When it comes to talented women in South Korea, Yoon Mirae is on, if not at the top, of the list. Singer, rapper, dancer, mc, mother, wife, activist—there’s hardly a title that Yoon Mirae hasn’t held since the 1990’s when she entered the Korean music scene. As one of the first rap and R&B singers in Korea, Yoon Mirae set, and continues to influence, the tone for the future of Korean music.
Born in the United States to a Korean mother and an African American father, Natasha Reid debuted in Korea under the name T, sometimes Tasha, as part of the original line up Uptown. Since then, along with being a talented solo artist, Yoon Mirae has been associated with various hip-hop crews in South Korea, including The Movement, Drunken Tiger, and MFBTY (short for My Fans Are Better Than Yours.) Each of these crews includes both Tasha and her husband, Tiger JK of the group Drunken Tiger.
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Yoon Mirae appears to thrive on collaborating with others, and her solo songs are nothing to scoff at. Nowadays, she’s been gaining a lot of attention for her soulful songs for the soundtracks of dramas like The Master’s Sun and It’s Okay, That’s Love. Such a prolific artist is hard to summarize in a few songs, but here are several songs that paint a picture of Yoon Mirae’s talent and her typical style.
Memories (Smiling Tears) came out in 2002, and is an early song that highlights Yoon Mirae’s rapid-fire rap skills and her R&B style that is reminiscent of some famous singers, particularly Lauryn Hill. Yoon Mirae’s songs are almost always inspiring, and Memories is one of her iconic songs with lyrics like “all the hopes and the dreams will survive.” It also has an example of numbers, which appear in several of Yoon Mirae’s songs.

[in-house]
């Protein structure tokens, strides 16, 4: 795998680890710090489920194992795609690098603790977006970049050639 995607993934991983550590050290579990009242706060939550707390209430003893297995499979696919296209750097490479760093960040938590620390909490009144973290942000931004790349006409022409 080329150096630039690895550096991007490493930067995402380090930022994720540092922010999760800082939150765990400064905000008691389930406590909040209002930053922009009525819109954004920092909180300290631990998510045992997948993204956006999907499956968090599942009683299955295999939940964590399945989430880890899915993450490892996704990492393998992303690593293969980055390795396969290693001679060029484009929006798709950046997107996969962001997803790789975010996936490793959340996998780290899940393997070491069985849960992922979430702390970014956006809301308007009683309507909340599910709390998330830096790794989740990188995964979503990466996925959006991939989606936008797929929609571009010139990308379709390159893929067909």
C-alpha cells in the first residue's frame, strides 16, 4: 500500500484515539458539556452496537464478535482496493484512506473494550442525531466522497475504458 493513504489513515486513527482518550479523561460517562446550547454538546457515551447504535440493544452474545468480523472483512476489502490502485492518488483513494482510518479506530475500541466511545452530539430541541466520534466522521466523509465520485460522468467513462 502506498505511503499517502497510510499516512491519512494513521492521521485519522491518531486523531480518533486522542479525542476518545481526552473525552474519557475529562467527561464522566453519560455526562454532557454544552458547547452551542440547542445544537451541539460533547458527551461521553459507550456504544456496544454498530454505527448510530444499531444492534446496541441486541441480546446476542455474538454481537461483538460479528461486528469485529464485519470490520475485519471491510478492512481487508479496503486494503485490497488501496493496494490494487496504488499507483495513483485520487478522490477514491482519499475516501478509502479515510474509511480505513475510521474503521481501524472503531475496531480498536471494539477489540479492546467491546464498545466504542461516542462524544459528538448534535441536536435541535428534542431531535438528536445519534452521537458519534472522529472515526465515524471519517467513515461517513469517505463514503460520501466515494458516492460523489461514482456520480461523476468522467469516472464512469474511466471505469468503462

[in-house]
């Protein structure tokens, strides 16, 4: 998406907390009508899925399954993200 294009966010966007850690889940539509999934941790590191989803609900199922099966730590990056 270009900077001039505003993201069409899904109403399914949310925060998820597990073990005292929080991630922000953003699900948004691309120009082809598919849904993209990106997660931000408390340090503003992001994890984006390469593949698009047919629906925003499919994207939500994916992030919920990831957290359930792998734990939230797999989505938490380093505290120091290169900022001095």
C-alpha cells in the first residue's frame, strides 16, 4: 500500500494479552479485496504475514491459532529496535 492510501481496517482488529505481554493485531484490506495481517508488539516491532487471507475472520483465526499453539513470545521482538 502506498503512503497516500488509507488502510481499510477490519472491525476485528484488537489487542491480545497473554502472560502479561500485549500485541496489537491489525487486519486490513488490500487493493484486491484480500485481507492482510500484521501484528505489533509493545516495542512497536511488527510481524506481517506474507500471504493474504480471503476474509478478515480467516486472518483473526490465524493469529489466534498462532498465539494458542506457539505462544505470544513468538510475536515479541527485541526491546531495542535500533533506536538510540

They told me to wear a mask
They said my mom’s race was okay
But not my dad’s
I felt like I was in jail
And I leaned on myself
I spent endless, painful days
I ignored their warnings
And because I missed music
I tried to escape
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Get It In was the start of a new sound for Yoon Mirae. Mixing her traditional hip-hop sound with electronic music. Get It In, featuring Tiger JK and solo singer Jung In, has a club feel to it and ends with a pounding beat that Yoon Mirae rarely utilized in her earlier iconic songs. Released in 2011, the song is about someone searching for their own place in the world– continuing Yoon Mirae’s philosophical style. Personally, I interpreted the battle scene in the music video as the singer’s fight with the world around her to continuously improve.